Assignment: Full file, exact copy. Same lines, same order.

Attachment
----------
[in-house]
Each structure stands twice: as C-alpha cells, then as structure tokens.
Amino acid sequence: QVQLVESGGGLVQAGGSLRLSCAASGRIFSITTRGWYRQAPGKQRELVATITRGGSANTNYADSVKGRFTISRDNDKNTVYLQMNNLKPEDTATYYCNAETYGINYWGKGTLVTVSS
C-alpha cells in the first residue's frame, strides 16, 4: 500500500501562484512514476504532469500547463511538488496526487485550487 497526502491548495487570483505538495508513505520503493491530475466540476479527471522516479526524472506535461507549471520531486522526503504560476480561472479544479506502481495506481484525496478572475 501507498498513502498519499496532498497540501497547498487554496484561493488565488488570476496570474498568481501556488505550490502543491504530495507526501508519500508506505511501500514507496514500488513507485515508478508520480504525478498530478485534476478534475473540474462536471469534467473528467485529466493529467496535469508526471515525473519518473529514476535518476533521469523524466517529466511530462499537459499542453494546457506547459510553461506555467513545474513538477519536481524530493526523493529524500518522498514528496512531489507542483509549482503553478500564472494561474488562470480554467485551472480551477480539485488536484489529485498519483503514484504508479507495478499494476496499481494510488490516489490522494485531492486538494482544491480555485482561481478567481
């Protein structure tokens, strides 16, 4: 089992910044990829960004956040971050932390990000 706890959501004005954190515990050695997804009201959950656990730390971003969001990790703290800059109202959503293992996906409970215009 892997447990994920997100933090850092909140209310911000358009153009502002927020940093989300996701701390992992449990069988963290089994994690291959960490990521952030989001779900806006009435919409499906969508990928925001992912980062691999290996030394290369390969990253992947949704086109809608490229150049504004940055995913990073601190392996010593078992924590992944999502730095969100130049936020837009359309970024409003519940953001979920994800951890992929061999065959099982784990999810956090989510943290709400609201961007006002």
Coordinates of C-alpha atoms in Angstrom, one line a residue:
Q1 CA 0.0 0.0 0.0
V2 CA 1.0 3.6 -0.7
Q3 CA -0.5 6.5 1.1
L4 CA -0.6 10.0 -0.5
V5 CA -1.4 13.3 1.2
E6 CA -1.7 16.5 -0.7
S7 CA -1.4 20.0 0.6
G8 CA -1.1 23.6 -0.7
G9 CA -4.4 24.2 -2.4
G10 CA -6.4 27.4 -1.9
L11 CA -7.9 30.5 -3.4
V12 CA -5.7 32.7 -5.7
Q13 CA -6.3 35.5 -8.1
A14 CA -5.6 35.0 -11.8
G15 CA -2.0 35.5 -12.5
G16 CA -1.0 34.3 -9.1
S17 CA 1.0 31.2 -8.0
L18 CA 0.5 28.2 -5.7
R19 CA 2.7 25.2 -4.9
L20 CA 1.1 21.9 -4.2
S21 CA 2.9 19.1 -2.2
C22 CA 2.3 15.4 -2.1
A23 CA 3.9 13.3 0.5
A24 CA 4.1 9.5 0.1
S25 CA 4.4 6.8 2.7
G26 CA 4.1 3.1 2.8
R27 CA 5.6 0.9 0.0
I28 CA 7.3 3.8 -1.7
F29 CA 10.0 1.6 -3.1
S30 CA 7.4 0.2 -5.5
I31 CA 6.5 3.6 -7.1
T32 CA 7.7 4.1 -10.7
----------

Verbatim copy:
[in-house]
Each structure stands twice: as C-alpha cells, then as structure tokens.
Amino acid sequence: QVQLVESGGGLVQAGGSLRLSCAASGRIFSITTRGWYRQAPGKQRELVATITRGGSANTNYADSVKGRFTISRDNDKNTVYLQMNNLKPEDTATYYCNAETYGINYWGKGTLVTVSS
C-alpha cells in the first residue's frame, strides 16, 4: 500500500501562484512514476504532469500547463511538488496526487485550487 497526502491548495487570483505538495508513505520503493491530475466540476479527471522516479526524472506535461507549471520531486522526503504560476480561472479544479506502481495506481484525496478572475 501507498498513502498519499496532498497540501497547498487554496484561493488565488488570476496570474498568481501556488505550490502543491504530495507526501508519500508506505511501500514507496514500488513507485515508478508520480504525478498530478485534476478534475473540474462536471469534467473528467485529466493529467496535469508526471515525473519518473529514476535518476533521469523524466517529466511530462499537459499542453494546457506547459510553461506555467513545474513538477519536481524530493526523493529524500518522498514528496512531489507542483509549482503553478500564472494561474488562470480554467485551472480551477480539485488536484489529485498519483503514484504508479507495478499494476496499481494510488490516489490522494485531492486538494482544491480555485482561481478567481
């Protein structure tokens, strides 16, 4: 089992910044990829960004956040971050932390990000 706890959501004005954190515990050695997804009201959950656990730390971003969001990790703290800059109202959503293992996906409970215009 892997447990994920997100933090850092909140209310911000358009153009502002927020940093989300996701701390992992449990069988963290089994994690291959960490990521952030989001779900806006009435919409499906969508990928925001992912980062691999290996030394290369390969990253992947949704086109809608490229150049504004940055995913990073601190392996010593078992924590992944999502730095969100130049936020837009359309970024409003519940953001979920994800951890992929061999065959099982784990999810956090989510943290709400609201961007006002």
Coordinates of C-alpha atoms in Angstrom, one line a residue:
Q1 CA 0.0 0.0 0.0
V2 CA 1.0 3.6 -0.7
Q3 CA -0.5 6.5 1.1
L4 CA -0.6 10.0 -0.5
V5 CA -1.4 13.3 1.2
E6 CA -1.7 16.5 -0.7
S7 CA -1.4 20.0 0.6
G8 CA -1.1 23.6 -0.7
G9 CA -4.4 24.2 -2.4
G10 CA -6.4 27.4 -1.9
L11 CA -7.9 30.5 -3.4
V12 CA -5.7 32.7 -5.7
Q13 CA -6.3 35.5 -8.1
A14 CA -5.6 35.0 -11.8
G15 CA -2.0 35.5 -12.5
G16 CA -1.0 34.3 -9.1
S17 CA 1.0 31.2 -8.0
L18 CA 0.5 28.2 -5.7
R19 CA 2.7 25.2 -4.9
L20 CA 1.1 21.9 -4.2
S21 CA 2.9 19.1 -2.2
C22 CA 2.3 15.4 -2.1
A23 CA 3.9 13.3 0.5
A24 CA 4.1 9.5 0.1
S25 CA 4.4 6.8 2.7
G26 CA 4.1 3.1 2.8
R27 CA 5.6 0.9 0.0
I28 CA 7.3 3.8 -1.7
F29 CA 10.0 1.6 -3.1
S30 CA 7.4 0.2 -5.5
I31 CA 6.5 3.6 -7.1
T32 CA 7.7 4.1 -10.7